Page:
Let's get started. After the flight test, we need to perform the differential compression test. For those of you converting from Lycoming powered Mooneys to a Continental powered Mooney, this may be the biggest adjustment you will make. The acceptable compression readings of a Continental engine will typically be much lower than those of Lycoming engines. Teledyne Continental has printed Service Bulletin M84-15 which dictates the approved procedure and acceptable compression readings for their engines.

In this Service Bulletin they discuss the difference between "static leakage" and "dynamic leakage." Static leakage is air leakage past the valves and dynamic leakage is air leakage past the compression rings. In Service Bulletin M84-15, Continental states that zero static air leakage is acceptable. However, dynamic air leakage is another story. Teledyne Continental will allow incredibly low differential compression readings if the low reading is due to a dynamic air leakage How low is acceptable? Well that varies depending on the tester you are using. Let me try to explain this to you. In the afore-mentioned Service Bulletin, Continental specifies a special tool (p/n646953) that must be used to calibrate the differential compression tester the Technician uses to perform the differential compression tests. Upon application of the special tool with the differential compression testor, a technician will then know the lowest acceptable value for differential compression tests performed on Continental engines. For example, at East Coast Aviation both of our calibrated differential compression testers are at or about 48/80 P.S.I. Thus, according to Teledyne Continental Motors, differential compression readings as low as 48/80 PS.I. are acceptable so long as the air leakage is past the compression rings and not the valves.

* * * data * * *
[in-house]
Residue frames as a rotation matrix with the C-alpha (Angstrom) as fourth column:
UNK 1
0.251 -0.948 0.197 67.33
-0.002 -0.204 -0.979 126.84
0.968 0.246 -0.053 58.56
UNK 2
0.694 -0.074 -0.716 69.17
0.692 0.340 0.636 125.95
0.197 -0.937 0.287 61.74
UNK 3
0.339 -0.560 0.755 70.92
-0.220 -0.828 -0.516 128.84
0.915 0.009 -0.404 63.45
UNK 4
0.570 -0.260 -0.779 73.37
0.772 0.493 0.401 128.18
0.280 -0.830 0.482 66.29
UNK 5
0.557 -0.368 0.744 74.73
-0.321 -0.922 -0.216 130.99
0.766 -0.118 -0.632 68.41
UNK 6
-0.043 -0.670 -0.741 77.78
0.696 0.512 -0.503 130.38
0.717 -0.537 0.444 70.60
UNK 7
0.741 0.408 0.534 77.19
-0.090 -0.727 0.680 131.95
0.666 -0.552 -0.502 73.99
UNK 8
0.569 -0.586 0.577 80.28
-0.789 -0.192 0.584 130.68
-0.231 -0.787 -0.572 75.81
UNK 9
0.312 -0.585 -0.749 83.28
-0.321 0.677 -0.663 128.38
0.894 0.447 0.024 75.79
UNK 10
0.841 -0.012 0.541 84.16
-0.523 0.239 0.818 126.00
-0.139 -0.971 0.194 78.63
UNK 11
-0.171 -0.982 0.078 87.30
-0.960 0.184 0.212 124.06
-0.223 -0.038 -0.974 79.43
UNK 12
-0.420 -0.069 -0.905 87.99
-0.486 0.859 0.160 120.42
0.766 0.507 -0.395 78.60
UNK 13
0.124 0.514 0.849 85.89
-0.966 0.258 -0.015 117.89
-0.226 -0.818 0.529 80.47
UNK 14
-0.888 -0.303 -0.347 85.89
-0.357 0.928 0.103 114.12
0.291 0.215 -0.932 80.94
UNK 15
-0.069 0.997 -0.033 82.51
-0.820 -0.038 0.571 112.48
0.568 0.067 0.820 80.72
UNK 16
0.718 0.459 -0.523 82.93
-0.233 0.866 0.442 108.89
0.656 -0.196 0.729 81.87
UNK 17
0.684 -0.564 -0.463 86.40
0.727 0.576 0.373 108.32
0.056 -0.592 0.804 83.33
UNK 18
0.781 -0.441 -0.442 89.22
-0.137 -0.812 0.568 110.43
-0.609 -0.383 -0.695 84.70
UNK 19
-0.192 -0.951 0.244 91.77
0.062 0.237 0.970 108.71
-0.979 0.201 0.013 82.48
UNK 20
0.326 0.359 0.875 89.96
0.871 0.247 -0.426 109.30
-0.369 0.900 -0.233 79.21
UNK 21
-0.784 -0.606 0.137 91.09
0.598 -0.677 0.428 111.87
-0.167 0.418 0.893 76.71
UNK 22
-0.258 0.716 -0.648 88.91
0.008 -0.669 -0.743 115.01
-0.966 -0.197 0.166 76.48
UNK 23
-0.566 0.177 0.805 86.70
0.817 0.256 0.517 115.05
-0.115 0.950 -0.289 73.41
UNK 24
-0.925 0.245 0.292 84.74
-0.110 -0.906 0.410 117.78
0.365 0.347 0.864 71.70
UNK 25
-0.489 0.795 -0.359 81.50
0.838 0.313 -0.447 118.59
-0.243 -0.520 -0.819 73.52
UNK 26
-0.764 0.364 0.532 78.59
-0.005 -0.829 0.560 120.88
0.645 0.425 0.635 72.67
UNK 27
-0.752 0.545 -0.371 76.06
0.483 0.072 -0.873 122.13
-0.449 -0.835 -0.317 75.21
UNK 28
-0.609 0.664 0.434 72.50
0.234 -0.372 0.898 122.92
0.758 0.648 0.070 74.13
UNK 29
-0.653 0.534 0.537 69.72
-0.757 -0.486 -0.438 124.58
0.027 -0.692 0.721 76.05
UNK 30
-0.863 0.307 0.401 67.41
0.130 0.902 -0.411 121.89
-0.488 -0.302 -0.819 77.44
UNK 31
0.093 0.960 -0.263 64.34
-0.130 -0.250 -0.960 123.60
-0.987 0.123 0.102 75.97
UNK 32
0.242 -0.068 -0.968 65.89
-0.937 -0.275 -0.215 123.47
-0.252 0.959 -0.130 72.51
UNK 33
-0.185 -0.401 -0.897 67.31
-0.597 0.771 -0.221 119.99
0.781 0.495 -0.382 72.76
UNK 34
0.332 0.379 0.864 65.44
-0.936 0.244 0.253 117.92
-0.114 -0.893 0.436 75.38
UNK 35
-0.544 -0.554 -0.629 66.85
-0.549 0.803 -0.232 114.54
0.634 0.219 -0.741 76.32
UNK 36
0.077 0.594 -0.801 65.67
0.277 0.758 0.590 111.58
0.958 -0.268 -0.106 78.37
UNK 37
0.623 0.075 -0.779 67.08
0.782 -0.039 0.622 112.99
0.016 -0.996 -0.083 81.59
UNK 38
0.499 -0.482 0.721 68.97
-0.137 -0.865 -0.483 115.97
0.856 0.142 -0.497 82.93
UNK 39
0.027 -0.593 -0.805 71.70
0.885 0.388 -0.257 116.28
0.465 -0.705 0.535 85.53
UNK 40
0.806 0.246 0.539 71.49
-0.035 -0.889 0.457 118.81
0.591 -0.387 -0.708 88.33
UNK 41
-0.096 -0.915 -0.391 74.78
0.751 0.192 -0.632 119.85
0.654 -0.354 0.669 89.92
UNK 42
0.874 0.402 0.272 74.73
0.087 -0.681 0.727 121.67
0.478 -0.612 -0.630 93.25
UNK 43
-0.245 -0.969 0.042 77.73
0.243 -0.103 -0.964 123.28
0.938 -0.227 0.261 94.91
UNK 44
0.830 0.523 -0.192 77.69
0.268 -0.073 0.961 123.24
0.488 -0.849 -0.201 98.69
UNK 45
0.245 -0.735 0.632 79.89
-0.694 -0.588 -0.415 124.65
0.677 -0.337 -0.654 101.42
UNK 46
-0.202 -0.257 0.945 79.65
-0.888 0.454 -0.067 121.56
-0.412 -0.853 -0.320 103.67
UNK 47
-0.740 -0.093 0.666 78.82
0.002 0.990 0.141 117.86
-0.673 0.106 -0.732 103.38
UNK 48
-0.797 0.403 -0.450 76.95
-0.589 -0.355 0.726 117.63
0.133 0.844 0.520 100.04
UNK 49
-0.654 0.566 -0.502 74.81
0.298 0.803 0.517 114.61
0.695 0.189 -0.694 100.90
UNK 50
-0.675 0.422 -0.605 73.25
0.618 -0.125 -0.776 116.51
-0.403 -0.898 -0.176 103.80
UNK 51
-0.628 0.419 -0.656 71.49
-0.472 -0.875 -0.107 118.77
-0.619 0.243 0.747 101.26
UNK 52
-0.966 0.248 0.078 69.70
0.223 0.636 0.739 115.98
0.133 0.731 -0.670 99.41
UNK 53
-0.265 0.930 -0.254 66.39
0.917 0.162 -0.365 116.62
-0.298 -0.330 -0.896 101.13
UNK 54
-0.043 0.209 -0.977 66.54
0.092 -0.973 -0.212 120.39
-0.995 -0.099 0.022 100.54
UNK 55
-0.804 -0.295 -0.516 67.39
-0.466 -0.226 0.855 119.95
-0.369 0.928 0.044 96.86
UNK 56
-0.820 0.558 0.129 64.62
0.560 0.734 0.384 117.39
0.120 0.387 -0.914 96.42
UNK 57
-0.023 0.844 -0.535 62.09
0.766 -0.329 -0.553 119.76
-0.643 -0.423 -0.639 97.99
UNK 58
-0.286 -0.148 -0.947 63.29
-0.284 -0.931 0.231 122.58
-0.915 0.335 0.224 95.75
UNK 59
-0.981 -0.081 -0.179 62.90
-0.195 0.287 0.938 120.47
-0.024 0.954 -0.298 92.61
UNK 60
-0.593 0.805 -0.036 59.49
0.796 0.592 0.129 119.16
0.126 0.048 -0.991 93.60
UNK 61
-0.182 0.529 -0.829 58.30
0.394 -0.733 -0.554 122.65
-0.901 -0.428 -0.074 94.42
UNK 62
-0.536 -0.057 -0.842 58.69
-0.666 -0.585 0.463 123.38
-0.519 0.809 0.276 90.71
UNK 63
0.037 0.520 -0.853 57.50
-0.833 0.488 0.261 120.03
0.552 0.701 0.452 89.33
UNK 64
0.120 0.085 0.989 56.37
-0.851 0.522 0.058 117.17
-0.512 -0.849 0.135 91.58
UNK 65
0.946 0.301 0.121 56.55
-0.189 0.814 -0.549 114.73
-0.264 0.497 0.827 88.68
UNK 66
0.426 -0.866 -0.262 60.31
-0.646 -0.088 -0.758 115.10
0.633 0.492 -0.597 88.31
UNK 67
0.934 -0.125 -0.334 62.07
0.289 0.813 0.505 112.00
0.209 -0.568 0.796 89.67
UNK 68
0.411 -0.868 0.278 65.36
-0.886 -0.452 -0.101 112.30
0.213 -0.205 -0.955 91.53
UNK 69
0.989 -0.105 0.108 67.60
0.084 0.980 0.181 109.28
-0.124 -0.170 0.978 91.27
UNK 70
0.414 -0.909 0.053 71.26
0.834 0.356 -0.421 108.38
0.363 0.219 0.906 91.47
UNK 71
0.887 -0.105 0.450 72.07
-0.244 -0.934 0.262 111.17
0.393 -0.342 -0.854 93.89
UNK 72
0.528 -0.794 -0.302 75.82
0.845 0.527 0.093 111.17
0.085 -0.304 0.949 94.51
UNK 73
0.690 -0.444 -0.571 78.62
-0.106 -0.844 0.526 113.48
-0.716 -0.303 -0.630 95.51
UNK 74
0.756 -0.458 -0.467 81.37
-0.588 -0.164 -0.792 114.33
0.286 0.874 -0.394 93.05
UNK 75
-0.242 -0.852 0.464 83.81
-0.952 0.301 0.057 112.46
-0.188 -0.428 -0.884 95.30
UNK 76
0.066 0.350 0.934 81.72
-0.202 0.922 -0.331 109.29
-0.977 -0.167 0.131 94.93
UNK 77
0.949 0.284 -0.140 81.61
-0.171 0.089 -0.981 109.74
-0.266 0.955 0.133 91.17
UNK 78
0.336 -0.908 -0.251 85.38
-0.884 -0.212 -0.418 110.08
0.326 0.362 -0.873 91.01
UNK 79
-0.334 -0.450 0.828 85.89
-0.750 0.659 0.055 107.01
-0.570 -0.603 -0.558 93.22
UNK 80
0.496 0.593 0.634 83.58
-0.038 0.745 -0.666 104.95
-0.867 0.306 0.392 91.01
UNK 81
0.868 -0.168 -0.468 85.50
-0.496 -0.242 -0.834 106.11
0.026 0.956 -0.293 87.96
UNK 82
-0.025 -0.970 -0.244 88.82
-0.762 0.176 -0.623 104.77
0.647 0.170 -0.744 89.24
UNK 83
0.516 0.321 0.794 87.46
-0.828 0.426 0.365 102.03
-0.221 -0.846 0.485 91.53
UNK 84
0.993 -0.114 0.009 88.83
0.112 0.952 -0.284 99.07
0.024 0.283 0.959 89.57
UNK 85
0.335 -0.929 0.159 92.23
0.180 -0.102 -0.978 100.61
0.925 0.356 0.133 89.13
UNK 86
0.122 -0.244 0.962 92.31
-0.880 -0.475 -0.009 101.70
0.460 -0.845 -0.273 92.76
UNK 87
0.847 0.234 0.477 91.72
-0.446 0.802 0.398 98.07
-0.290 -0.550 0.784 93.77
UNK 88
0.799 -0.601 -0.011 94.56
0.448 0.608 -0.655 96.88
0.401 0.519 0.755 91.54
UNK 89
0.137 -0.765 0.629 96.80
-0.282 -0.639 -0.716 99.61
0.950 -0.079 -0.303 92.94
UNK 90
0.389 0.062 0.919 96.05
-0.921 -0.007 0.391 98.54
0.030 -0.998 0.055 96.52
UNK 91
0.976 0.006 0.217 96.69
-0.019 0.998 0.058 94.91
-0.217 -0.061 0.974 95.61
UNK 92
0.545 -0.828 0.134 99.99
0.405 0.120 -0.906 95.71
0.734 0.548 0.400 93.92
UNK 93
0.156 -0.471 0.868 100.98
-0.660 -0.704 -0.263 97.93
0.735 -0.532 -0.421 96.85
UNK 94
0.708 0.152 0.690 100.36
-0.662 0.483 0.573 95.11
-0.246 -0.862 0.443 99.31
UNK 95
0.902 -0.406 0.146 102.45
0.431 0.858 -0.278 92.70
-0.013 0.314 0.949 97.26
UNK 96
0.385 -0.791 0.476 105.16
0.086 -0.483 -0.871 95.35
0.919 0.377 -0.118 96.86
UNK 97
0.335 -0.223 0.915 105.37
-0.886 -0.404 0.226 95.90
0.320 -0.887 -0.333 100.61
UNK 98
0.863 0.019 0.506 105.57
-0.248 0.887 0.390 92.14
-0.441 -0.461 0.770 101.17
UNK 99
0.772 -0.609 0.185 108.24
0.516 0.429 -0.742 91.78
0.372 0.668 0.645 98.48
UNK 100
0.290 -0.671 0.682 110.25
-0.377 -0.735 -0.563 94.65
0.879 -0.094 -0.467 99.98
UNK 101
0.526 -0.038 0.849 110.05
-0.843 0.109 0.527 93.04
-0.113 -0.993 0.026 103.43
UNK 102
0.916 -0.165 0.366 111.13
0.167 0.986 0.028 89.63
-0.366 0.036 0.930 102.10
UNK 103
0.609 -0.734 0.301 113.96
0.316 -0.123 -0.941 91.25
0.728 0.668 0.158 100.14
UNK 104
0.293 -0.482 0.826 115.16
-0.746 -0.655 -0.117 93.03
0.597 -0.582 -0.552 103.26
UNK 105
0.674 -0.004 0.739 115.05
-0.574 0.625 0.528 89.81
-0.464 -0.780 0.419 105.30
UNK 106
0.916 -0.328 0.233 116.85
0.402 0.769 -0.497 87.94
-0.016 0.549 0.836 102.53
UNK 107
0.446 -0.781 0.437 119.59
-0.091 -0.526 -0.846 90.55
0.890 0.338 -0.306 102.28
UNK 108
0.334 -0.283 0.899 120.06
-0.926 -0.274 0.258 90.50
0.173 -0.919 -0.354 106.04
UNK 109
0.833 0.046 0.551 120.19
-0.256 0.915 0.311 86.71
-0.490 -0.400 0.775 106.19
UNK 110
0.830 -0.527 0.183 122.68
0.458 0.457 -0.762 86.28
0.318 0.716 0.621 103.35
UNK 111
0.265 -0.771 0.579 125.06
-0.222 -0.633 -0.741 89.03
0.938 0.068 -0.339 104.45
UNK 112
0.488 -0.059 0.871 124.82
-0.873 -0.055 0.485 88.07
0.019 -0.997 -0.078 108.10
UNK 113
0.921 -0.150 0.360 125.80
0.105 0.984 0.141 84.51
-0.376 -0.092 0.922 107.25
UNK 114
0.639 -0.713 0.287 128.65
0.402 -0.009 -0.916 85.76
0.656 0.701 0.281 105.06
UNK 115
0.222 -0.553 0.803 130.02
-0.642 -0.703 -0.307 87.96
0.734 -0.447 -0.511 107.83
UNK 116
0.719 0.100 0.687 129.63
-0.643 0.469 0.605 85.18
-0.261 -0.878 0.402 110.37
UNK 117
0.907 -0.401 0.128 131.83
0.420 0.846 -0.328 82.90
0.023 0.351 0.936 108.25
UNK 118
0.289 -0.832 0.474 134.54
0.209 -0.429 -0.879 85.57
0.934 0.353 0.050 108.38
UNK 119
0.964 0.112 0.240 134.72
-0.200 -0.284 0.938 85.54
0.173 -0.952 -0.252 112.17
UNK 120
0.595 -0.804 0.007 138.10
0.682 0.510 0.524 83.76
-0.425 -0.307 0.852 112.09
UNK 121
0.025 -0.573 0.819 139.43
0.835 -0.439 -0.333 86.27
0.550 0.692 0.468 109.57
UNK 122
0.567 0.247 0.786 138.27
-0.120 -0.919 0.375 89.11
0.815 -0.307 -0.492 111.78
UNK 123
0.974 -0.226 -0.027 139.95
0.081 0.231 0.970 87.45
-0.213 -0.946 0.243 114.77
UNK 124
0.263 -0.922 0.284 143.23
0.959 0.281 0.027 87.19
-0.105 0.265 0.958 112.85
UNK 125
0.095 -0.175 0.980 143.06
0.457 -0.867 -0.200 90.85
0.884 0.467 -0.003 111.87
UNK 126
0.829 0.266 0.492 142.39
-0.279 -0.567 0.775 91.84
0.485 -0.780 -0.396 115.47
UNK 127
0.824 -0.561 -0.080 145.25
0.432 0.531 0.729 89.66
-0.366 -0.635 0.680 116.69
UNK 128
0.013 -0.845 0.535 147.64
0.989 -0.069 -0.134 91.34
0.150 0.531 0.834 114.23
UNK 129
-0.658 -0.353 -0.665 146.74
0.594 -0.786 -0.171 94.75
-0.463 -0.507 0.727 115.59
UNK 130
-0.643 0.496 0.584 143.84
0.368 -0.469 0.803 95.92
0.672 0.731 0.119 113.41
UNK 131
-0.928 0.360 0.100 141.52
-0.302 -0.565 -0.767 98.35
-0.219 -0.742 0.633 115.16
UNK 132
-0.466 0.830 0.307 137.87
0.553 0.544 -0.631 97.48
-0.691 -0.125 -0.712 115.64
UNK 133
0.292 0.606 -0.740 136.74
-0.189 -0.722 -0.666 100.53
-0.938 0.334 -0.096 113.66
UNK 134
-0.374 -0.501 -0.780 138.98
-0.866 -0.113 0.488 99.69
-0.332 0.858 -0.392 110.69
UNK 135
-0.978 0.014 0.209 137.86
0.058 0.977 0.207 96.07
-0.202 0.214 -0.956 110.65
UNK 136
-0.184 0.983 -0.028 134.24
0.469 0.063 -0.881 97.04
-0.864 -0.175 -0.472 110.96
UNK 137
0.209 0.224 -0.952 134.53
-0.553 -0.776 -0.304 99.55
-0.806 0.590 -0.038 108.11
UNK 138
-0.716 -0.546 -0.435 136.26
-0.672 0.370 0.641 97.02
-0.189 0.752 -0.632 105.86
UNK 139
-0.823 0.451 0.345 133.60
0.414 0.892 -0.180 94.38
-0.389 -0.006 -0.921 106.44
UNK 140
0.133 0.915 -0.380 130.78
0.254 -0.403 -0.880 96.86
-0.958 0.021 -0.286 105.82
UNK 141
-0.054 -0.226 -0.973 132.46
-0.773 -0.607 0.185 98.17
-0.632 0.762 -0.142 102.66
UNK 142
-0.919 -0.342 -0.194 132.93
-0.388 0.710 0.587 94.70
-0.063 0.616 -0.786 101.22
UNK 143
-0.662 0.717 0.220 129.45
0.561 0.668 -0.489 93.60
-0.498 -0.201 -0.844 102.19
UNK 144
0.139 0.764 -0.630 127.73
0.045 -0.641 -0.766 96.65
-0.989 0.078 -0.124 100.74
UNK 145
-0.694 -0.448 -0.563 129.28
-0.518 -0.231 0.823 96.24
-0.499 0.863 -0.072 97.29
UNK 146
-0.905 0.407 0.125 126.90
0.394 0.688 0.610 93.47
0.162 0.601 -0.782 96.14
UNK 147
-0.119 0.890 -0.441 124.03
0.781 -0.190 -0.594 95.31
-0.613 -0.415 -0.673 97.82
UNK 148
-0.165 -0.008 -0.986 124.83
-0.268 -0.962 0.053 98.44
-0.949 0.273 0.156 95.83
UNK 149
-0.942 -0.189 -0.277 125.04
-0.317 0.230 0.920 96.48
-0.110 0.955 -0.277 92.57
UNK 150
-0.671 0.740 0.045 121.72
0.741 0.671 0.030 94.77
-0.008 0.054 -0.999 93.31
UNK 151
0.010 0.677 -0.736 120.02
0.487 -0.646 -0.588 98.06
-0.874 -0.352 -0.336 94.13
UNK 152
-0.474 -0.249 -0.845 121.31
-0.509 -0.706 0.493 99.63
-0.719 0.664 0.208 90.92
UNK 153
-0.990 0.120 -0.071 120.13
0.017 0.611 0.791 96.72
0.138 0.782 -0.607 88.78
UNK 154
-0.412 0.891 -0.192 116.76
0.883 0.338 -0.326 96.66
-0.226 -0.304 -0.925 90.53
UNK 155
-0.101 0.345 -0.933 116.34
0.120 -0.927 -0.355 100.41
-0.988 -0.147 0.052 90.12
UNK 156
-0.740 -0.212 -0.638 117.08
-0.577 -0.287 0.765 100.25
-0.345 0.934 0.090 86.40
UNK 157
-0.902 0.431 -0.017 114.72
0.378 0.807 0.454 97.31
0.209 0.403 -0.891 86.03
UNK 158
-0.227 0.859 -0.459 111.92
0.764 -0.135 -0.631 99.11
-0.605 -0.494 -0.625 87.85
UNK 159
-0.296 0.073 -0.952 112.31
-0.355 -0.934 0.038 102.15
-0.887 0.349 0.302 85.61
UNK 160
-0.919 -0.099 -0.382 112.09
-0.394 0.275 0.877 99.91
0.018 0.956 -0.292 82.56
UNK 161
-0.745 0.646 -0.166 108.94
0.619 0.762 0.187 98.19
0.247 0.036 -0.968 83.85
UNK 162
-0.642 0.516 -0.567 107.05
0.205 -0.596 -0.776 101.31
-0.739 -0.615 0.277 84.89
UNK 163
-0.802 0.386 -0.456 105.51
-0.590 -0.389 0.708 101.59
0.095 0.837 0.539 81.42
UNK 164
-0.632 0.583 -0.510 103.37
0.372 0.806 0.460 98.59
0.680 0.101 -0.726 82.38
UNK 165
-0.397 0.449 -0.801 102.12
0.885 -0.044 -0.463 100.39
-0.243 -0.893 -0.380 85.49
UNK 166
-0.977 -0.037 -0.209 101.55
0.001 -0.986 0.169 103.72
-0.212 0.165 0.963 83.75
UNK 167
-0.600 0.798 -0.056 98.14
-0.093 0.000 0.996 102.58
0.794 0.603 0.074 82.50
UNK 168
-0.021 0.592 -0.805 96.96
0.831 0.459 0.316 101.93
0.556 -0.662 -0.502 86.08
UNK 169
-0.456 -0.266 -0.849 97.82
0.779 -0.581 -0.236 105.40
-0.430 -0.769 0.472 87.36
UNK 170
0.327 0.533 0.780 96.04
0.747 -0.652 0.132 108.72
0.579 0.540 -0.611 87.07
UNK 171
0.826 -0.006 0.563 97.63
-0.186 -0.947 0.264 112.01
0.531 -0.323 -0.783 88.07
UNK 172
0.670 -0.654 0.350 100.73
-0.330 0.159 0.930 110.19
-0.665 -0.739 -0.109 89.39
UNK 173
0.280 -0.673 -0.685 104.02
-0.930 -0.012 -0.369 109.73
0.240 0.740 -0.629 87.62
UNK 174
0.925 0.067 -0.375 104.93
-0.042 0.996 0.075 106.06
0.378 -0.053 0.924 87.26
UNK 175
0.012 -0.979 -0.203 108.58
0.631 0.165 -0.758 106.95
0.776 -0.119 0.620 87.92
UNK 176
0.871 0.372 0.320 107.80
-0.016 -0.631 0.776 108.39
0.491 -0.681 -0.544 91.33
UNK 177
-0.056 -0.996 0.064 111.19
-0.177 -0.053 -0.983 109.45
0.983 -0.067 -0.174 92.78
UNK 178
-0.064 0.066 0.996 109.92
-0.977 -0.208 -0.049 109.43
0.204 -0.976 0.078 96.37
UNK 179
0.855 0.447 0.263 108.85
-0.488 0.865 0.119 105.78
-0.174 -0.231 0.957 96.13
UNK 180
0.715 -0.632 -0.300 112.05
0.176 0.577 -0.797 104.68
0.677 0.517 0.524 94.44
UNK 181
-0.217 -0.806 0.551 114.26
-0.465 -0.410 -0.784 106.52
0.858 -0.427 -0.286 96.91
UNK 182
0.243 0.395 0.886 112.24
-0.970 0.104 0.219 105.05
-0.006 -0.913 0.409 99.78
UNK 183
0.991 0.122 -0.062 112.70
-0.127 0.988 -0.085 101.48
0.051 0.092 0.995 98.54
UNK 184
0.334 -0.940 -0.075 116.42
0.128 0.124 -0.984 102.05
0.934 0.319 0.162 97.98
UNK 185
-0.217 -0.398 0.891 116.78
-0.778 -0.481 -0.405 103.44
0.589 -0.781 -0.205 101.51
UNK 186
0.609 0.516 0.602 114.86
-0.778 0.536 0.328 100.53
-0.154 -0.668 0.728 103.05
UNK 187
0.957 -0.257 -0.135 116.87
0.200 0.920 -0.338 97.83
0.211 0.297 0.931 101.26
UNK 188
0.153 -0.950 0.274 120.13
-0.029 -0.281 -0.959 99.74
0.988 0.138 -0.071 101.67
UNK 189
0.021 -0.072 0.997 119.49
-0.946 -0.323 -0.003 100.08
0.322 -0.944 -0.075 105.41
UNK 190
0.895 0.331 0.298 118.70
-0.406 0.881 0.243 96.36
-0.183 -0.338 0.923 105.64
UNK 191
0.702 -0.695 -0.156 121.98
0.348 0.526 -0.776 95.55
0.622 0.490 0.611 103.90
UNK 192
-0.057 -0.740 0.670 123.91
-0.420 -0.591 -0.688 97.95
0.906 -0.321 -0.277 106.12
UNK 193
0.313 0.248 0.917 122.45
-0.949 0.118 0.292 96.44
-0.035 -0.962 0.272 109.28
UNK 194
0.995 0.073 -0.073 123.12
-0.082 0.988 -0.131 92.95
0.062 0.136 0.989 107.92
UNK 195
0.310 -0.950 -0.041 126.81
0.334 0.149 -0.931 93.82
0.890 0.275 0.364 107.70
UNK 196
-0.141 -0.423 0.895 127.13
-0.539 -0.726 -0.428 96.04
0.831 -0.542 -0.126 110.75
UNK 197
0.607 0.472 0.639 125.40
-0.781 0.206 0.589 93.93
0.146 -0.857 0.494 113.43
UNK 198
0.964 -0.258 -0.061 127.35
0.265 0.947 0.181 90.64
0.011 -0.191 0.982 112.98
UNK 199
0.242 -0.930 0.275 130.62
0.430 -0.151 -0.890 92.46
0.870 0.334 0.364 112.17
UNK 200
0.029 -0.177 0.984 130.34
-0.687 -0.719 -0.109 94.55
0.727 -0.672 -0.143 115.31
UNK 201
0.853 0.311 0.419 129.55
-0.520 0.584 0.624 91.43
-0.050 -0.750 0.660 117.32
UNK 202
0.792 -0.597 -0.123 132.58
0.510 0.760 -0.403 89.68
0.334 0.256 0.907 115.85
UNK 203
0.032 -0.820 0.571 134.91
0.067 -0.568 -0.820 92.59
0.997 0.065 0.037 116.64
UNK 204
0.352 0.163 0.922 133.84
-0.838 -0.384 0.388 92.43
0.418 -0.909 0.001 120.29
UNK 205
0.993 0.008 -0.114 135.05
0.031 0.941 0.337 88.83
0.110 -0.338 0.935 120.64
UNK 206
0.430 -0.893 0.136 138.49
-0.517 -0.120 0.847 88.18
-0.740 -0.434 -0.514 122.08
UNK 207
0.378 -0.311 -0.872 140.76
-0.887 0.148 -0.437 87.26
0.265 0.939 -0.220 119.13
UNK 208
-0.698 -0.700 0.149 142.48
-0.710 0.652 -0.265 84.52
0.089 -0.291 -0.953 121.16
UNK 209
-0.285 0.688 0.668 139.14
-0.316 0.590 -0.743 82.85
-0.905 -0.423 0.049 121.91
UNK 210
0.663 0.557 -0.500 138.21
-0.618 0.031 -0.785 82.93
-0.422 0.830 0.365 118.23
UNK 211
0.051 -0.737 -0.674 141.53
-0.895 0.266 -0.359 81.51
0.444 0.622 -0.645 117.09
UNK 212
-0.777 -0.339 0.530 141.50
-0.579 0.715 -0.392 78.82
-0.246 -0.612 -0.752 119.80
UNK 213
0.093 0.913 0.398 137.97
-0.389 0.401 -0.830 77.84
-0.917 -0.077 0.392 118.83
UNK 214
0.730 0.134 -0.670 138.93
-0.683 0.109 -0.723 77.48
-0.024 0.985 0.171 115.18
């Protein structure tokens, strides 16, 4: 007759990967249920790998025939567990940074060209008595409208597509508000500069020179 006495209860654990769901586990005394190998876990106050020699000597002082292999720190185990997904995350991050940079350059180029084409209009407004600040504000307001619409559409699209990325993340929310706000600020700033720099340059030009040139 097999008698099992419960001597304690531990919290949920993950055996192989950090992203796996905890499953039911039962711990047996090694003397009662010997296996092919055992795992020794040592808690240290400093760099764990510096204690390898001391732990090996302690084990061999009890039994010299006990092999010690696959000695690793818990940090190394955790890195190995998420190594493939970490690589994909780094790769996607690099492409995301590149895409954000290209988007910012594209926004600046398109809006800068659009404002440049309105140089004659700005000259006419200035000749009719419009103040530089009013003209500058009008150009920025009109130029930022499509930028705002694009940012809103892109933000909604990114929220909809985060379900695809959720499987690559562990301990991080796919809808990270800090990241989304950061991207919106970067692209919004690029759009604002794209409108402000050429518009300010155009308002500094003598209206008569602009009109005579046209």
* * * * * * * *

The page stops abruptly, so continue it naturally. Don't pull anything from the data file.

Now, after that long winded explanation on what Continental considers acceptable, let me explain what our standards are at East Coast Aviation. First of all, if performing an Annual Inspection we wouldn't return to service any engine that had a cylinder or cylinders with differential compression reading of 48/80 PS.I. How low is too low depends on several factors. The total time of the cylinders. The relationship of all cylinder compression readings compared to each other and what the compression readings were the last time a differential compression check was performed. Also, when comparing the differential compression readings subsequent to the current readings, the amount of flight time that has elapsed has relevance.